Key words: biodiversity hotspot – Brazilian Atlantic Forest – cabruca – canopy – habitat heterogeneity – LME - seasonality – wasps


[We would like to ask for German translation]

Tropical landscapes are dominated by agroecosystems, but the potential value of such agroecosystems for the conservation of species is often overlooked (Klein et al. 2002). Investigations of the determinants of biodiversity, especially in managed areas within high diversity regions, must be of high priority so that conservation values can be maximised and impacts minimized in these irreplaceable areas.
At the local spatial scale, species diversity may be influenced by area, species interactions, disturbance, resource availability, and habitat heterogeneity (Ricklefs & Schluter 1993, Begon et al. 1996). It is expected that diversity will increase with habitat heterogeneity (Strong et al. 1984). Levels of parasitism may increase with landscape complexity (Kruess 1994, Marino & Landis 1996, Thies & Tscharntke 1999, Menalled et al. 1999), and ant species richness has been shown to increase with tree species richness (a surrogate for ‘habitat heterogeneity’) (Ribas et al. 2003).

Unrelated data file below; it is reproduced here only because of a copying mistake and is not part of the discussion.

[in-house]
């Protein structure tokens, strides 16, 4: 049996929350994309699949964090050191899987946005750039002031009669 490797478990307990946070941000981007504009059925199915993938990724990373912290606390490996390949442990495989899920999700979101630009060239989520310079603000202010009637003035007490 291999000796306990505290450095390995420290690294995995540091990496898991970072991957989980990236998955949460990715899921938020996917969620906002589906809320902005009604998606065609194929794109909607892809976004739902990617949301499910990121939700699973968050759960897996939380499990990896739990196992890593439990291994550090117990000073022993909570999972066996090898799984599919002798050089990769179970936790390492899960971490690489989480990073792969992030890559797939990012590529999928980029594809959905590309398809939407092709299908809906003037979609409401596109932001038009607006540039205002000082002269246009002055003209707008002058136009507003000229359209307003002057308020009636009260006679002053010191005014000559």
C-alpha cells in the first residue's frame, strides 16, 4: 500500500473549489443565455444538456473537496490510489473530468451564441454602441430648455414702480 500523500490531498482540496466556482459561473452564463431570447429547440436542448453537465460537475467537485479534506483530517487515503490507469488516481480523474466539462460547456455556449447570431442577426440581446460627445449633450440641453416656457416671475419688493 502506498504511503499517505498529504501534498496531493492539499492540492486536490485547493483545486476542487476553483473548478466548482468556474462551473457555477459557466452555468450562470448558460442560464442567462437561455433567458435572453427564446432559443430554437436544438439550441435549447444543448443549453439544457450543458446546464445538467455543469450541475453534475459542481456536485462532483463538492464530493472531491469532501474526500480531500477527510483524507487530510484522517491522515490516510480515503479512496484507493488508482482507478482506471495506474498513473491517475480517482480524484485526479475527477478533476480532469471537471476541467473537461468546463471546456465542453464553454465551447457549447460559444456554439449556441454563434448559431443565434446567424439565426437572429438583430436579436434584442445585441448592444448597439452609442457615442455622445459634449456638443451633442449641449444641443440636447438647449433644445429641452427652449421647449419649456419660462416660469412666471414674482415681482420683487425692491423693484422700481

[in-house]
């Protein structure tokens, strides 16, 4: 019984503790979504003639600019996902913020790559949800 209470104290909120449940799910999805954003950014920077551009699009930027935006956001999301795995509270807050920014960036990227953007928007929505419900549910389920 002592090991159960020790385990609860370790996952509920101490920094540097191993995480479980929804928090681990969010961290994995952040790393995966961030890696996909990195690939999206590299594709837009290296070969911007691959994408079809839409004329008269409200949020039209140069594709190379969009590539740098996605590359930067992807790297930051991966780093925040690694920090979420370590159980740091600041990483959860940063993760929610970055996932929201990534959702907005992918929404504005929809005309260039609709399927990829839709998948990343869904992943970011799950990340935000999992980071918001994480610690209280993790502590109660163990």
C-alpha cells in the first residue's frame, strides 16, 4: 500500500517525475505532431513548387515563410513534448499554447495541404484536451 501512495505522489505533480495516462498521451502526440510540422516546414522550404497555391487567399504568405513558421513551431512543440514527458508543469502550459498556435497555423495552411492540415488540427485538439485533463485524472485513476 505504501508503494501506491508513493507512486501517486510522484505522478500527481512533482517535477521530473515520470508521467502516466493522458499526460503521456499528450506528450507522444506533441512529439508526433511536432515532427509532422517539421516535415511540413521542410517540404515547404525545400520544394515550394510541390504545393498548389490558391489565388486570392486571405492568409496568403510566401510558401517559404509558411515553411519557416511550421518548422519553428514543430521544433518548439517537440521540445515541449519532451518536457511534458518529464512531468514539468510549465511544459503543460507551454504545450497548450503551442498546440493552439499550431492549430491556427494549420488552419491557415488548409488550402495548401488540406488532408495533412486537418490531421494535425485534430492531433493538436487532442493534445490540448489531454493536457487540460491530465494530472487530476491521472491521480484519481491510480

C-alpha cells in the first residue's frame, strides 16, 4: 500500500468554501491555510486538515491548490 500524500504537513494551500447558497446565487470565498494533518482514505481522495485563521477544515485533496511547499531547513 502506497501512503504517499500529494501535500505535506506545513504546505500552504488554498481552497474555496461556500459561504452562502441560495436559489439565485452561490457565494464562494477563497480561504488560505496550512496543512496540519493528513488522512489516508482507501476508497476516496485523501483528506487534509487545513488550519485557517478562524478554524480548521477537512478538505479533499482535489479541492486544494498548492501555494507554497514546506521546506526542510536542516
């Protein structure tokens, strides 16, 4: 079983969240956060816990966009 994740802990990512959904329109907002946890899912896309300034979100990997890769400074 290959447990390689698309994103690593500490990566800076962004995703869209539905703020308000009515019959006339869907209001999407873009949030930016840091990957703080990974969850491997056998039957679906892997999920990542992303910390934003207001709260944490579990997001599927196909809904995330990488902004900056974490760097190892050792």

The highest priority areas for conservation have been designated ‘biodiversity hotspots’ (Myers et al. 2000). Brazil’s Atlantic Forest is one of these biodiversity hotspots, with a wealth of endemic species, and high levels of past, present and potential degradation. In two sites near Ilhéus, southern Bahia, more than 44 % of the tree species (Angiospermae) are endemic to the coastal forest and more than 26 % are endemic to southern Bahia and northern Espírito Santo (Thomas et al. 1998).

One of the most significant factors which contribute to the loss of biodiversity in forested areas is the introduction of intensive agricultural systems (Mahar 1989). One way to ameliorate such impacts while maintaining agricultural productivity is the promotion of less environmentally ‘aggressive’ agroecosystems such as those which combine elements of forestry, particularly of local tree species, with other crops (‘agroforestry’). (Altieri 1987, Nair 1993). In Brazil, cacao (Theobroma cacao L., Sterculiaceae) is mostly planted within agroforestry systems. The shade trees may be planted, or the canopy of the native forest thinned and the cacao planted as an understorey. Planted overstorey trees are most commonly Erythrina fusca Lour. (Leguminosae: Papilionoideae) and Hevea brasiliensis (Wild.) Muell.-Arg. (Euphorbiaceae). When cacao is cultivated beneath native forest trees, it is referred to as cabruca (Vinha et al. 1976; Rosand et al. 1987). In Brazil mostr cacao is grown in areas currently or once covered by Atlantic rainforest.